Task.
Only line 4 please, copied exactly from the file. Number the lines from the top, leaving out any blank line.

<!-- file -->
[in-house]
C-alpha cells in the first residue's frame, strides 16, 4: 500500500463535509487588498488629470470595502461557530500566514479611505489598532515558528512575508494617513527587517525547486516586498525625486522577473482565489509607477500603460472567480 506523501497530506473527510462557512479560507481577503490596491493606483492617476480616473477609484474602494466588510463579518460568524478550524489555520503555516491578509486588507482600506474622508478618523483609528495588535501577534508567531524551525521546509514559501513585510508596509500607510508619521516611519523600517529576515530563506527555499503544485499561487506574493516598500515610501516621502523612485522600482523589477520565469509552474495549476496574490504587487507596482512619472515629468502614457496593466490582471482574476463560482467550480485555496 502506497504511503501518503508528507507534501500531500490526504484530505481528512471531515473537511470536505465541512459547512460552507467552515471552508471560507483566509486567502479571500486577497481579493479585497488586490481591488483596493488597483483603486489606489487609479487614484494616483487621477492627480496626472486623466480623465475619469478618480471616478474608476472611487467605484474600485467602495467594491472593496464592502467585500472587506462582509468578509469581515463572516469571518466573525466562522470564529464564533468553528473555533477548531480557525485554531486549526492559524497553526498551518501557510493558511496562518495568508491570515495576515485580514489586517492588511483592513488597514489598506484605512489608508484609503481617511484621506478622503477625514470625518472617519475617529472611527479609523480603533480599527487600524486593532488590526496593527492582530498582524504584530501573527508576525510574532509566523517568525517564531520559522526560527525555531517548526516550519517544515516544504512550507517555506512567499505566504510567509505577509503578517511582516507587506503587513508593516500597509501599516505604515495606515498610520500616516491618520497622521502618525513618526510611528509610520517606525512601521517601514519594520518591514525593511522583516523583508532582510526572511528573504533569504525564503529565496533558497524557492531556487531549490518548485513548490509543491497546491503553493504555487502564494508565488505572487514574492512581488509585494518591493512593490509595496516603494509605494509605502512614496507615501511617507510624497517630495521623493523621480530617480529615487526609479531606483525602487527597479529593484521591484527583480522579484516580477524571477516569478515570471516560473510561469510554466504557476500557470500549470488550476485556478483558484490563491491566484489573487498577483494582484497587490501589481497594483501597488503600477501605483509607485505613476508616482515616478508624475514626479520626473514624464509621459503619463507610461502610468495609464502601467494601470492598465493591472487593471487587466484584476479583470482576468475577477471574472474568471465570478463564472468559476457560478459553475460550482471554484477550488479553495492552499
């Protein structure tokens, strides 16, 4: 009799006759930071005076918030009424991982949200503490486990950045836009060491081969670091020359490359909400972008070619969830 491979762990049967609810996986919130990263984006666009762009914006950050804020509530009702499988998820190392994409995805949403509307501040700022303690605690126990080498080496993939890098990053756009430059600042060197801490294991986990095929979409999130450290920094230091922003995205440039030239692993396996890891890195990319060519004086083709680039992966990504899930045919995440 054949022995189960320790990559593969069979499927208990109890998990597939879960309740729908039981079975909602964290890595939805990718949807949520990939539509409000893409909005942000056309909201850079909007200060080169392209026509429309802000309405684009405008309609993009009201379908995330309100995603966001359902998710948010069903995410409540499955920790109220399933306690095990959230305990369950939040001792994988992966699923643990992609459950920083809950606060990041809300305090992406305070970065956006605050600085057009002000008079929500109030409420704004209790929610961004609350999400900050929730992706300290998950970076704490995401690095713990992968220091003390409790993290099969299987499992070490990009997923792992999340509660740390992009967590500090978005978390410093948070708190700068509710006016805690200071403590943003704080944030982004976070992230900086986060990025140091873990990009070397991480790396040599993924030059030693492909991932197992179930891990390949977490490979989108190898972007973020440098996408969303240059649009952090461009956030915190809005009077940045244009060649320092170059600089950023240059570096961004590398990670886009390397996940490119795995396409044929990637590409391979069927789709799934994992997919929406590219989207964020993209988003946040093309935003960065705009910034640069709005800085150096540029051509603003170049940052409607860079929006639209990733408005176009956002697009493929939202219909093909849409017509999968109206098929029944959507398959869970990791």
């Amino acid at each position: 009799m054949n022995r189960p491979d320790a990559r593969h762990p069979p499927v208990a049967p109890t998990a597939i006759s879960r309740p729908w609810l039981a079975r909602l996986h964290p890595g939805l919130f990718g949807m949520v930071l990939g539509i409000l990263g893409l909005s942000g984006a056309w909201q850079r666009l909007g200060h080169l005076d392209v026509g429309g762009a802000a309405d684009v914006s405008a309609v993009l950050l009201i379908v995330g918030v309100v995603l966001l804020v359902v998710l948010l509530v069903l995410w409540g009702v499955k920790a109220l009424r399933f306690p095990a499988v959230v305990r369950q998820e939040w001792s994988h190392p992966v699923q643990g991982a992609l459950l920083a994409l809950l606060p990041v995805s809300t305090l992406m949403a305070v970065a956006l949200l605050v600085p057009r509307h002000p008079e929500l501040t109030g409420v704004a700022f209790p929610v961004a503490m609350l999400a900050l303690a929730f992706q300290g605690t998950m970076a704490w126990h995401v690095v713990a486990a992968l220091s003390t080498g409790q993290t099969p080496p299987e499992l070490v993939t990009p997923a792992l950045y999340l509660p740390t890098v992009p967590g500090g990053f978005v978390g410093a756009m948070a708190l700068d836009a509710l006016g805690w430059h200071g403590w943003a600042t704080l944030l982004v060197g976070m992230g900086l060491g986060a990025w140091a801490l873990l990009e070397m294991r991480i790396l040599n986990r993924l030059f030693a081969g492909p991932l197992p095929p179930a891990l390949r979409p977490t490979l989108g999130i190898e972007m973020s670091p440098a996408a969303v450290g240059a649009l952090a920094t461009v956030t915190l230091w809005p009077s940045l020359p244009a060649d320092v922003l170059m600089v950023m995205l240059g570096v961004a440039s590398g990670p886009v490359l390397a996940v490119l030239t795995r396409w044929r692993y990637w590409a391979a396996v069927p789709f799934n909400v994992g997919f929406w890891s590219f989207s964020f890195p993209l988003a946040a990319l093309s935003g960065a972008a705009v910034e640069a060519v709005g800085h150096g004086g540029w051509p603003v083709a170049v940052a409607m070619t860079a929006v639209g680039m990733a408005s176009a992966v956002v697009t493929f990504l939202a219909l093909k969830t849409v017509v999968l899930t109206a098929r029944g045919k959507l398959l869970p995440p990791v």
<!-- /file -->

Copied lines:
């Amino acid at each position: 009799m054949n022995r189960p491979d320790a990559r593969h762990p069979p499927v208990a049967p109890t998990a597939i006759s879960r309740p729908w609810l039981a079975r909602l996986h964290p890595g939805l919130f990718g949807m949520v930071l990939g539509i409000l990263g893409l909005s942000g984006a056309w909201q850079r666009l909007g200060h080169l005076d392209v026509g429309g762009a802000a309405d684009v914006s405008a309609v993009l950050l009201i379908v995330g918030v309100v995603l966001l804020v359902v998710l948010l509530v069903l995410w409540g009702v499955k920790a109220l009424r399933f306690p095990a499988v959230v305990r369950q998820e939040w001792s994988h190392p992966v699923q643990g991982a992609l459950l920083a994409l809950l606060p990041v995805s809300t305090l992406m949403a305070v970065a956006l949200l605050v600085p057009r509307h002000p008079e929500l501040t109030g409420v704004a700022f209790p929610v961004a503490m609350l999400a900050l303690a929730f992706q300290g605690t998950m970076a704490w126990h995401v690095v713990a486990a992968l220091s003390t080498g409790q993290t099969p080496p299987e499992l070490v993939t990009p997923a792992l950045y999340l509660p740390t890098v992009p967590g500090g990053f978005v978390g410093a756009m948070a708190l700068d836009a509710l006016g805690w430059h200071g403590w943003a600042t704080l944030l982004v060197g976070m992230g900086l060491g986060a990025w140091a801490l873990l990009e070397m294991r991480i790396l040599n986990r993924l030059f030693a081969g492909p991932l197992p095929p179930a891990l390949r979409p977490t490979l989108g999130i190898e972007m973020s670091p440098a996408a969303v450290g240059a649009l952090a920094t461009v956030t915190l230091w809005p009077s940045l020359p244009a060649d320092v922003l170059m600089v950023m995205l240059g570096v961004a440039s590398g990670p886009v490359l390397a996940v490119l030239t795995r396409w044929r692993y990637w590409a391979a396996v069927p789709f799934n909400v994992g997919f929406w890891s590219f989207s964020f890195p993209l988003a946040a990319l093309s935003g960065a972008a705009v910034e640069a060519v709005g800085h150096g004086g540029w051509p603003v083709a170049v940052a409607m070619t860079a929006v639209g680039m990733a408005s176009a992966v956002v697009t493929f990504l939202a219909l093909k969830t849409v017509v999968l899930t109206a098929r029944g045919k959507l398959l869970p995440p990791v």